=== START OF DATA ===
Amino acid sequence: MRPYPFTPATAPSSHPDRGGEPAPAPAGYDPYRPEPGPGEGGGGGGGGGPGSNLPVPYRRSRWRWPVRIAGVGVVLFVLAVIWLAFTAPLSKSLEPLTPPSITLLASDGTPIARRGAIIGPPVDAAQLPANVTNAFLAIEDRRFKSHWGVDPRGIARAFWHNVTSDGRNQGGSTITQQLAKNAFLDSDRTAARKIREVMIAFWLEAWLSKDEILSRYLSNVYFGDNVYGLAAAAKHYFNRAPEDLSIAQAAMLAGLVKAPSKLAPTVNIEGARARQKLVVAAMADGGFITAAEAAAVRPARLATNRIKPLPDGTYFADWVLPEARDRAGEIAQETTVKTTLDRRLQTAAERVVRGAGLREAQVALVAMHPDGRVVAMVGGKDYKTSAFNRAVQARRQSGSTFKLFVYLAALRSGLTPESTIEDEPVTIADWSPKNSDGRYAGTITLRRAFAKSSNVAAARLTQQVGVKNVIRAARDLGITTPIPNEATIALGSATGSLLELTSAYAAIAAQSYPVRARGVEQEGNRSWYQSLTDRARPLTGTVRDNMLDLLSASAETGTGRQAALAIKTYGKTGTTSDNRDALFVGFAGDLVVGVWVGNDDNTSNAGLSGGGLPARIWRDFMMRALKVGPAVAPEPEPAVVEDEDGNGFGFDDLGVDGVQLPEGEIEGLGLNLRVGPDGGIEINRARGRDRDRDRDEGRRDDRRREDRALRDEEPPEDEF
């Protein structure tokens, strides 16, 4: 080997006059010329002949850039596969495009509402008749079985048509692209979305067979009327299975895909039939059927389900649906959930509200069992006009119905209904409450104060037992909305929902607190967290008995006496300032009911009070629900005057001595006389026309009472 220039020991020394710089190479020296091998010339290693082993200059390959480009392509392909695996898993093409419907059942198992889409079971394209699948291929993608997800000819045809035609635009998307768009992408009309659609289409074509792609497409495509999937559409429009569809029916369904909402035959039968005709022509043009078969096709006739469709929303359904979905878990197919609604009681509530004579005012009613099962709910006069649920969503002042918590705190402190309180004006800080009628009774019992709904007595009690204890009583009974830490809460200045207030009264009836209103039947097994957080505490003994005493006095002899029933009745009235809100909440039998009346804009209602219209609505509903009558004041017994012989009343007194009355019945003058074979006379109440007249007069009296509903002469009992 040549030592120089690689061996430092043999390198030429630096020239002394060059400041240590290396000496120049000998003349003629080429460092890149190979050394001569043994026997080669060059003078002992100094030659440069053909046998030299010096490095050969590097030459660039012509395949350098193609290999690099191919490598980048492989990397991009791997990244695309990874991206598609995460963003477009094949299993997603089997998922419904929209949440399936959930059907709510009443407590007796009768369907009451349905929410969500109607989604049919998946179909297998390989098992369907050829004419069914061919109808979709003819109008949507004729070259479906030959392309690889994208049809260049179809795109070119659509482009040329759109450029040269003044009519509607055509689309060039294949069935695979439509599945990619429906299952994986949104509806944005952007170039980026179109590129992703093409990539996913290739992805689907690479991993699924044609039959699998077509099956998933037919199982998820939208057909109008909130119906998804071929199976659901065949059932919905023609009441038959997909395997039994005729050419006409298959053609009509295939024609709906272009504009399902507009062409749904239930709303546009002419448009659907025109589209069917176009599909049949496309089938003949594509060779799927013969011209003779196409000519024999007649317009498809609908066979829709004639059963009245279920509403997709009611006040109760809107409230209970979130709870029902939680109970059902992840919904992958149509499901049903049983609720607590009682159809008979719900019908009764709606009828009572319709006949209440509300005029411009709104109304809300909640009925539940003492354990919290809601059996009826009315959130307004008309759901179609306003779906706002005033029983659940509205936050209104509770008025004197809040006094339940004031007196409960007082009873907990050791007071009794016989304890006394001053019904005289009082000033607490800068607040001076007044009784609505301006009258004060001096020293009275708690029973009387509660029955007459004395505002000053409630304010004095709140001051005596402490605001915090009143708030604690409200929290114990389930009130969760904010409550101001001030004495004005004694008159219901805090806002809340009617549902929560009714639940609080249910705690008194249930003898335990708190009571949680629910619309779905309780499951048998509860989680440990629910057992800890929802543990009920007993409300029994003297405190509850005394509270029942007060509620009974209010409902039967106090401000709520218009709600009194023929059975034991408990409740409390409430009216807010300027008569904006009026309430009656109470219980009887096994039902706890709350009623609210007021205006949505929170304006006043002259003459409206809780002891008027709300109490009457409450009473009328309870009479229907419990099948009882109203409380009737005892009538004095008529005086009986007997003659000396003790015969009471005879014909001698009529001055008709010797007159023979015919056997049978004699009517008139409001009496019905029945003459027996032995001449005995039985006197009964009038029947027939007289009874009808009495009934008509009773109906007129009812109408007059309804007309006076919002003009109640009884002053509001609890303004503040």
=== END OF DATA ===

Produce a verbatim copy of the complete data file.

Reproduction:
Amino acid sequence: MRPYPFTPATAPSSHPDRGGEPAPAPAGYDPYRPEPGPGEGGGGGGGGGPGSNLPVPYRRSRWRWPVRIAGVGVVLFVLAVIWLAFTAPLSKSLEPLTPPSITLLASDGTPIARRGAIIGPPVDAAQLPANVTNAFLAIEDRRFKSHWGVDPRGIARAFWHNVTSDGRNQGGSTITQQLAKNAFLDSDRTAARKIREVMIAFWLEAWLSKDEILSRYLSNVYFGDNVYGLAAAAKHYFNRAPEDLSIAQAAMLAGLVKAPSKLAPTVNIEGARARQKLVVAAMADGGFITAAEAAAVRPARLATNRIKPLPDGTYFADWVLPEARDRAGEIAQETTVKTTLDRRLQTAAERVVRGAGLREAQVALVAMHPDGRVVAMVGGKDYKTSAFNRAVQARRQSGSTFKLFVYLAALRSGLTPESTIEDEPVTIADWSPKNSDGRYAGTITLRRAFAKSSNVAAARLTQQVGVKNVIRAARDLGITTPIPNEATIALGSATGSLLELTSAYAAIAAQSYPVRARGVEQEGNRSWYQSLTDRARPLTGTVRDNMLDLLSASAETGTGRQAALAIKTYGKTGTTSDNRDALFVGFAGDLVVGVWVGNDDNTSNAGLSGGGLPARIWRDFMMRALKVGPAVAPEPEPAVVEDEDGNGFGFDDLGVDGVQLPEGEIEGLGLNLRVGPDGGIEINRARGRDRDRDRDEGRRDDRRREDRALRDEEPPEDEF
């Protein structure tokens, strides 16, 4: 080997006059010329002949850039596969495009509402008749079985048509692209979305067979009327299975895909039939059927389900649906959930509200069992006009119905209904409450104060037992909305929902607190967290008995006496300032009911009070629900005057001595006389026309009472 220039020991020394710089190479020296091998010339290693082993200059390959480009392509392909695996898993093409419907059942198992889409079971394209699948291929993608997800000819045809035609635009998307768009992408009309659609289409074509792609497409495509999937559409429009569809029916369904909402035959039968005709022509043009078969096709006739469709929303359904979905878990197919609604009681509530004579005012009613099962709910006069649920969503002042918590705190402190309180004006800080009628009774019992709904007595009690204890009583009974830490809460200045207030009264009836209103039947097994957080505490003994005493006095002899029933009745009235809100909440039998009346804009209602219209609505509903009558004041017994012989009343007194009355019945003058074979006379109440007249007069009296509903002469009992 040549030592120089690689061996430092043999390198030429630096020239002394060059400041240590290396000496120049000998003349003629080429460092890149190979050394001569043994026997080669060059003078002992100094030659440069053909046998030299010096490095050969590097030459660039012509395949350098193609290999690099191919490598980048492989990397991009791997990244695309990874991206598609995460963003477009094949299993997603089997998922419904929209949440399936959930059907709510009443407590007796009768369907009451349905929410969500109607989604049919998946179909297998390989098992369907050829004419069914061919109808979709003819109008949507004729070259479906030959392309690889994208049809260049179809795109070119659509482009040329759109450029040269003044009519509607055509689309060039294949069935695979439509599945990619429906299952994986949104509806944005952007170039980026179109590129992703093409990539996913290739992805689907690479991993699924044609039959699998077509099956998933037919199982998820939208057909109008909130119906998804071929199976659901065949059932919905023609009441038959997909395997039994005729050419006409298959053609009509295939024609709906272009504009399902507009062409749904239930709303546009002419448009659907025109589209069917176009599909049949496309089938003949594509060779799927013969011209003779196409000519024999007649317009498809609908066979829709004639059963009245279920509403997709009611006040109760809107409230209970979130709870029902939680109970059902992840919904992958149509499901049903049983609720607590009682159809008979719900019908009764709606009828009572319709006949209440509300005029411009709104109304809300909640009925539940003492354990919290809601059996009826009315959130307004008309759901179609306003779906706002005033029983659940509205936050209104509770008025004197809040006094339940004031007196409960007082009873907990050791007071009794016989304890006394001053019904005289009082000033607490800068607040001076007044009784609505301006009258004060001096020293009275708690029973009387509660029955007459004395505002000053409630304010004095709140001051005596402490605001915090009143708030604690409200929290114990389930009130969760904010409550101001001030004495004005004694008159219901805090806002809340009617549902929560009714639940609080249910705690008194249930003898335990708190009571949680629910619309779905309780499951048998509860989680440990629910057992800890929802543990009920007993409300029994003297405190509850005394509270029942007060509620009974209010409902039967106090401000709520218009709600009194023929059975034991408990409740409390409430009216807010300027008569904006009026309430009656109470219980009887096994039902706890709350009623609210007021205006949505929170304006006043002259003459409206809780002891008027709300109490009457409450009473009328309870009479229907419990099948009882109203409380009737005892009538004095008529005086009986007997003659000396003790015969009471005879014909001698009529001055008709010797007159023979015919056997049978004699009517008139409001009496019905029945003459027996032995001449005995039985006197009964009038029947027939007289009874009808009495009934008509009773109906007129009812109408007059309804007309006076919002003009109640009884002053509001609890303004503040």